1. ## Taylor Polynomials

I missed the class when my professor went over this. Can anyone show how this is to be done?

Produce a general formula for the degree n Taylor polynomials using a = 0 as the point of approximation.

a) 1 / (1-x)

b) Square Root of (1+x)

Thanks for the help!

2. Originally Posted by jzellt
I missed the class when my professor went over this. Can anyone show how this is to be done?

Produce a general formula for the degree n Taylor polynomials using a = 0 as the point of approximation.

a) 1 / (1-x)

b) Square Root of (1+x)

Thanks for the help!
Assume that $\frac{1}{1 - x}$ can be expressed as a polynomial.

Therefore

$\frac{1}{1 - x} = a + bx + cx^2 + dx^3 + ex^4 + \dots$.

To find $a$, let $x = 0$.

So $1 = a$.

To find $b$, take the derivative of both sides, then set $x = 0$.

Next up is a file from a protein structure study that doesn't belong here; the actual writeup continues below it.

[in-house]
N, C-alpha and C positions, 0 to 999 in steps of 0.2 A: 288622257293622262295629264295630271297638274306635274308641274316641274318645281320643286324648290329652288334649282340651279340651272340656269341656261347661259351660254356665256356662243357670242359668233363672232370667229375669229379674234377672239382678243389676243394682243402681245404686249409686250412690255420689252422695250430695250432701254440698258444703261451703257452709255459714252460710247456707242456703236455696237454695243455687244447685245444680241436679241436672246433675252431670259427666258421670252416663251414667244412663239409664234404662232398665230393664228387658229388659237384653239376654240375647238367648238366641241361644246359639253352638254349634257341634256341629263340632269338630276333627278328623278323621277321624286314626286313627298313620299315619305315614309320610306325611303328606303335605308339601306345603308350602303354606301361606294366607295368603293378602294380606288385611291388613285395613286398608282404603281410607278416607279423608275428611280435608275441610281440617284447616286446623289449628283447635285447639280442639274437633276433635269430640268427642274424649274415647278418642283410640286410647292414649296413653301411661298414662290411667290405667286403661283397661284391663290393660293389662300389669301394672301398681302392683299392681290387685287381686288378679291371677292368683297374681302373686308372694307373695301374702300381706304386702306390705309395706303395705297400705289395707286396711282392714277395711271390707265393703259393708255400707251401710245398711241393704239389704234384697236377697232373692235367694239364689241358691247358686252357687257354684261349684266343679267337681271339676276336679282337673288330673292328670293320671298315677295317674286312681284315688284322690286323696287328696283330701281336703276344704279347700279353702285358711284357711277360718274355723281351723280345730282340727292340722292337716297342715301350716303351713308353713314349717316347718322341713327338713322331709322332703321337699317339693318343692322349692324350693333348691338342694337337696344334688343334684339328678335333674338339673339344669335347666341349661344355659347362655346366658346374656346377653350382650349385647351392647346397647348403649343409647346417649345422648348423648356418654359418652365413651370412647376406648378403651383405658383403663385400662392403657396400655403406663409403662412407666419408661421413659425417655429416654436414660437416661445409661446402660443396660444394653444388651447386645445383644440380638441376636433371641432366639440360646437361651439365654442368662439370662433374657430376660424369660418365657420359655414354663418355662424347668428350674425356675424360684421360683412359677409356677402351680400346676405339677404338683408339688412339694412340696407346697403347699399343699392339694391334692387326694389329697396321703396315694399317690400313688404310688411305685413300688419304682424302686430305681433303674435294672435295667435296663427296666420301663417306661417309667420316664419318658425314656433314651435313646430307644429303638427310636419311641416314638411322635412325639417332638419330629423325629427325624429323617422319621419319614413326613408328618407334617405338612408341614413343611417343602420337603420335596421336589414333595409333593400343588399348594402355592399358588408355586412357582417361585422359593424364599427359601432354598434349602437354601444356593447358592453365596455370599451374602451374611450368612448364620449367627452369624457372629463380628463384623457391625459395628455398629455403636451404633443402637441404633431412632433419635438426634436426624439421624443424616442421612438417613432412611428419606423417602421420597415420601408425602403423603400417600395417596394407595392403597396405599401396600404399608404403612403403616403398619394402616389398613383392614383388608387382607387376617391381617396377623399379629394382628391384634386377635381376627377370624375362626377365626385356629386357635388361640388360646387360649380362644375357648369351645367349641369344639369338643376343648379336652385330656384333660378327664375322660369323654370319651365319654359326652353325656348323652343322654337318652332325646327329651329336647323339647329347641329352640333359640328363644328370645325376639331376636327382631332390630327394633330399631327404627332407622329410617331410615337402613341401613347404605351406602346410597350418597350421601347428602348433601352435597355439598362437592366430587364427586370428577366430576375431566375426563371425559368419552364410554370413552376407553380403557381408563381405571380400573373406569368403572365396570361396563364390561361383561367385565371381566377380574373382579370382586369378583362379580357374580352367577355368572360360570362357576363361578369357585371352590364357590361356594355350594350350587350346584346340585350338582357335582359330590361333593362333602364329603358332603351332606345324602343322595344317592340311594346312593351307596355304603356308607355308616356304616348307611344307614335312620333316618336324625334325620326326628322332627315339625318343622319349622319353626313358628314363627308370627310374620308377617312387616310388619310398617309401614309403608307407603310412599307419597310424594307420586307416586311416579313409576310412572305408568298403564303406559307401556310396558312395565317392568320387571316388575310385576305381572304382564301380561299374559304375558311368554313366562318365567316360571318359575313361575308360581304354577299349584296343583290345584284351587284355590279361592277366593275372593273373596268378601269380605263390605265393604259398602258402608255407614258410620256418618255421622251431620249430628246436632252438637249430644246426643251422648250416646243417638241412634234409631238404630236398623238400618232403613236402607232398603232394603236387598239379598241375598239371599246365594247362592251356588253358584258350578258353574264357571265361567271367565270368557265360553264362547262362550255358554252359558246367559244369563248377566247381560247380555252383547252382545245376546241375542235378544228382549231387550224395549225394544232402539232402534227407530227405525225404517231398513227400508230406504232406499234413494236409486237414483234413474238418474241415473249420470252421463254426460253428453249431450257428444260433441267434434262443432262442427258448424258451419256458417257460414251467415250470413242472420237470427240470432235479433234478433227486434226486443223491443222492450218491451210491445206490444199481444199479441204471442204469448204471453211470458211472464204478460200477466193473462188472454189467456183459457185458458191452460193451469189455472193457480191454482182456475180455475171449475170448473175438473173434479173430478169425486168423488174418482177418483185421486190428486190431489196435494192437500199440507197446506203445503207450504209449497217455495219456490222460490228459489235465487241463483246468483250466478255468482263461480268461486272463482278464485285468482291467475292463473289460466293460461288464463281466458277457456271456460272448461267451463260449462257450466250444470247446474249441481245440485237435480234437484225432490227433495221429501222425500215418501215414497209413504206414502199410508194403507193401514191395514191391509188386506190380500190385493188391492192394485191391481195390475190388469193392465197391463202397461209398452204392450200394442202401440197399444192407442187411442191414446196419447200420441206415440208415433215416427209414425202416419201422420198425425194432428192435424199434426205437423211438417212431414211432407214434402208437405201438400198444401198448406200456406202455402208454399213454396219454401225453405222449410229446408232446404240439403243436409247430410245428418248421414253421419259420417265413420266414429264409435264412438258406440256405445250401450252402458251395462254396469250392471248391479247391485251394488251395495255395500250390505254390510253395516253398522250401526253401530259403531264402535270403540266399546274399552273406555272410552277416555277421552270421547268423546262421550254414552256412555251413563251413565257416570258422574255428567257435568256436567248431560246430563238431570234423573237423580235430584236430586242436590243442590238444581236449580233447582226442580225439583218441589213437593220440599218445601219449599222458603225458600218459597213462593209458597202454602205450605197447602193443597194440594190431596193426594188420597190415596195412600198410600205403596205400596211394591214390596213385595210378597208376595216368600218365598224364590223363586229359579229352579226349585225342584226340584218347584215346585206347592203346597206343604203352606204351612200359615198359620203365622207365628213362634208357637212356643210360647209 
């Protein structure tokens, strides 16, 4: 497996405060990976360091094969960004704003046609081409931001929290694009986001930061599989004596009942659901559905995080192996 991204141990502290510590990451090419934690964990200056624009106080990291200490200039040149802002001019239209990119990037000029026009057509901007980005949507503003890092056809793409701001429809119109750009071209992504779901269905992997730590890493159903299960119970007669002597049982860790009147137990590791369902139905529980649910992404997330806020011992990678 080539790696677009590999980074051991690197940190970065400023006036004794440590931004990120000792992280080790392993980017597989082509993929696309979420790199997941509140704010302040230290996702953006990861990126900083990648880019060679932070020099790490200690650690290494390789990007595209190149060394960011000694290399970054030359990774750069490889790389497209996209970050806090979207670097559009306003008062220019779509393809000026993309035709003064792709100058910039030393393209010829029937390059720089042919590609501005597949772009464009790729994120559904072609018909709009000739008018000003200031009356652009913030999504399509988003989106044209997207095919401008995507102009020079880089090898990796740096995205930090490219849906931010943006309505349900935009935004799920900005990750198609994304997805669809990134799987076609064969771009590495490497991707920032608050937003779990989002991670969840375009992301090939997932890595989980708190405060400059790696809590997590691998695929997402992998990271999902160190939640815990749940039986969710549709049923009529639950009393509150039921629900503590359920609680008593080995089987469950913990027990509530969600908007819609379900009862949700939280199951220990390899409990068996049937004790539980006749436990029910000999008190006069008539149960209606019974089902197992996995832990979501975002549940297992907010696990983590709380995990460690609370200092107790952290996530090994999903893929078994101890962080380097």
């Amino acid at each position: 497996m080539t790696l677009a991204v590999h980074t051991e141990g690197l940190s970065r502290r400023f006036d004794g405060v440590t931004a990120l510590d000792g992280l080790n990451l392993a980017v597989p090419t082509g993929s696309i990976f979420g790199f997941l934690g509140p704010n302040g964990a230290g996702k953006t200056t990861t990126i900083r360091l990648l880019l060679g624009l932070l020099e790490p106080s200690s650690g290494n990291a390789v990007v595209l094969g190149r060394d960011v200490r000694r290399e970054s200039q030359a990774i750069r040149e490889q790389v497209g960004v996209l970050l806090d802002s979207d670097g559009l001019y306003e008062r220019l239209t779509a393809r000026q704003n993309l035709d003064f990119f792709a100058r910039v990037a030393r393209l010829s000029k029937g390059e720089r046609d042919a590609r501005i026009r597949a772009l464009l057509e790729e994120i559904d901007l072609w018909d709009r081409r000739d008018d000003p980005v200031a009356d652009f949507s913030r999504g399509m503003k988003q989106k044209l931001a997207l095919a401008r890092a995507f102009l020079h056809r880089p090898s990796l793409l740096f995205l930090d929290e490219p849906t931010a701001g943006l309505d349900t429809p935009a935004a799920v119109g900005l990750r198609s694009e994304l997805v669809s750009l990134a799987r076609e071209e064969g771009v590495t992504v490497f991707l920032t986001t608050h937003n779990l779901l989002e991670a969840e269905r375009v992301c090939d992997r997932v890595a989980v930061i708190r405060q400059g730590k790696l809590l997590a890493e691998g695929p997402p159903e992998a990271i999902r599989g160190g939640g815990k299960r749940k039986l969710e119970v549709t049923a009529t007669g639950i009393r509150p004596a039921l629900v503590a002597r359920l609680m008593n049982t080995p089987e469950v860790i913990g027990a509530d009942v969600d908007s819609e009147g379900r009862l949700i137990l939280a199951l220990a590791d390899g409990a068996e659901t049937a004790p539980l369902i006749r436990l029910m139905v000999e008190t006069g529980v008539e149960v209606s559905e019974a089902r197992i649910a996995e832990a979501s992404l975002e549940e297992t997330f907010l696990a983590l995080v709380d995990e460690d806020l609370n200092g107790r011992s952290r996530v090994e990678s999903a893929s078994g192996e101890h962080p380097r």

So $\frac{1}{(1 - x)^2} = b + 2cx + 3dx^2 + 4ex^3 + 5fx^4 + \dots$

$1 = b$

To find $c$, take the derivative of both sides, then set $x = 0$.

So $\frac{2}{(1 - x)^3} = 2c + 6dx + 12ex^2 + 20fx^3 + 30gx^4 + \dots$

$2 = 2c$

$1 = c$.

To find $d$, take the derivative of both sides, then set $x = 0$

So $\frac{6}{(1 - x)^4} = 6d + 24ex + 60fx^2 + 120gx^3 + \dots$

$6 = 6d$

$1 = d$.

I think it's relatively easy to see that all the coefficients will be equal to 1.

So $\frac{1}{1 - x} = 1 + x + x^2 + x^3 + x^4 + \dots$.

We can also realise this using the fact that for a convergent infinite geometric series

$S_{\infty} = \frac{a}{1 - r}$ provided $|r| < 1$.

If we take $a = 1$ and $r = x$, we find

$\frac{1}{1 - x} = 1 + x + x^2 + x^3 + x^4 + \dots$, provided that $|x| < 1$.

3. Originally Posted by jzellt
I missed the class when my professor went over this. Can anyone show how this is to be done?

Produce a general formula for the degree n Taylor polynomials using a = 0 as the point of approximation.

a) 1 / (1-x)

b) Square Root of (1+x)

Thanks for the help!
See the Wikipedia article on Taylor series, then degree n Taylor polynomial is the series truncated at the degree n term.

CB